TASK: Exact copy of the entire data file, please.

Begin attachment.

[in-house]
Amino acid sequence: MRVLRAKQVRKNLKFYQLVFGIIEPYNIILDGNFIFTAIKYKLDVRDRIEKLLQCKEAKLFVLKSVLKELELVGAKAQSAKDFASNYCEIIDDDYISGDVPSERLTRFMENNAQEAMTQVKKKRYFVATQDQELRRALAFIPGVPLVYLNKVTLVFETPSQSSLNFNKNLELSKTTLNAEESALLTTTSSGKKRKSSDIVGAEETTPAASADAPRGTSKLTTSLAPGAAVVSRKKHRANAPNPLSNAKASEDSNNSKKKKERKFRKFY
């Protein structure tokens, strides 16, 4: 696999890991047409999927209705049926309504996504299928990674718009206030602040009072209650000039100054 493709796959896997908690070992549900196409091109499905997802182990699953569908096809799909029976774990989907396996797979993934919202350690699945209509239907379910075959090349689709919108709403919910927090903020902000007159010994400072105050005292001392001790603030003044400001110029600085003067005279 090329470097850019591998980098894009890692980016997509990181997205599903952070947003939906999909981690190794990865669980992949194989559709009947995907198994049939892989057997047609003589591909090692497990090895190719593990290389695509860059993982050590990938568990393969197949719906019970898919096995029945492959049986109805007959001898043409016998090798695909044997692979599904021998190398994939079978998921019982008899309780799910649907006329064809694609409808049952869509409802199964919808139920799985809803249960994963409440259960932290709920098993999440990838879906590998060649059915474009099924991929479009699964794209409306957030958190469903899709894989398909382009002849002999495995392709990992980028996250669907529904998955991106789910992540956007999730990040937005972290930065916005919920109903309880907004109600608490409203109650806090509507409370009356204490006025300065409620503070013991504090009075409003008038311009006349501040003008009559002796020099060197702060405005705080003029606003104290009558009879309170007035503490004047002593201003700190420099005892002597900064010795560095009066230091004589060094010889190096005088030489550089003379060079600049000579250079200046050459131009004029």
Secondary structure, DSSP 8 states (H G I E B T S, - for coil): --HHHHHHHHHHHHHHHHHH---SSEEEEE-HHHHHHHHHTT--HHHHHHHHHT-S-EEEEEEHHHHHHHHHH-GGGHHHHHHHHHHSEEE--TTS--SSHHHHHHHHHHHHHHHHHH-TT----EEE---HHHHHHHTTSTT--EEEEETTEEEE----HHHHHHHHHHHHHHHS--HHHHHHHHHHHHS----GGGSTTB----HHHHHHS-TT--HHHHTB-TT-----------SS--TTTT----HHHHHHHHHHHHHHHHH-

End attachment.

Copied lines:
[in-house]
Amino acid sequence: MRVLRAKQVRKNLKFYQLVFGIIEPYNIILDGNFIFTAIKYKLDVRDRIEKLLQCKEAKLFVLKSVLKELELVGAKAQSAKDFASNYCEIIDDDYISGDVPSERLTRFMENNAQEAMTQVKKKRYFVATQDQELRRALAFIPGVPLVYLNKVTLVFETPSQSSLNFNKNLELSKTTLNAEESALLTTTSSGKKRKSSDIVGAEETTPAASADAPRGTSKLTTSLAPGAAVVSRKKHRANAPNPLSNAKASEDSNNSKKKKERKFRKFY
């Protein structure tokens, strides 16, 4: 696999890991047409999927209705049926309504996504299928990674718009206030602040009072209650000039100054 493709796959896997908690070992549900196409091109499905997802182990699953569908096809799909029976774990989907396996797979993934919202350690699945209509239907379910075959090349689709919108709403919910927090903020902000007159010994400072105050005292001392001790603030003044400001110029600085003067005279 090329470097850019591998980098894009890692980016997509990181997205599903952070947003939906999909981690190794990865669980992949194989559709009947995907198994049939892989057997047609003589591909090692497990090895190719593990290389695509860059993982050590990938568990393969197949719906019970898919096995029945492959049986109805007959001898043409016998090798695909044997692979599904021998190398994939079978998921019982008899309780799910649907006329064809694609409808049952869509409802199964919808139920799985809803249960994963409440259960932290709920098993999440990838879906590998060649059915474009099924991929479009699964794209409306957030958190469903899709894989398909382009002849002999495995392709990992980028996250669907529904998955991106789910992540956007999730990040937005972290930065916005919920109903309880907004109600608490409203109650806090509507409370009356204490006025300065409620503070013991504090009075409003008038311009006349501040003008009559002796020099060197702060405005705080003029606003104290009558009879309170007035503490004047002593201003700190420099005892002597900064010795560095009066230091004589060094010889190096005088030489550089003379060079600049000579250079200046050459131009004029």
Secondary structure, DSSP 8 states (H G I E B T S, - for coil): --HHHHHHHHHHHHHHHHHH---SSEEEEE-HHHHHHHHHTT--HHHHHHHHHT-S-EEEEEEHHHHHHHHHH-GGGHHHHHHHHHHSEEE--TTS--SSHHHHHHHHHHHHHHHHHH-TT----EEE---HHHHHHHTTSTT--EEEEETTEEEE----HHHHHHHHHHHHHHHS--HHHHHHHHHHHHS----GGGSTTB----HHHHHHS-TT--HHHHTB-TT-----------SS--TTTT----HHHHHHHHHHHHHHHHH-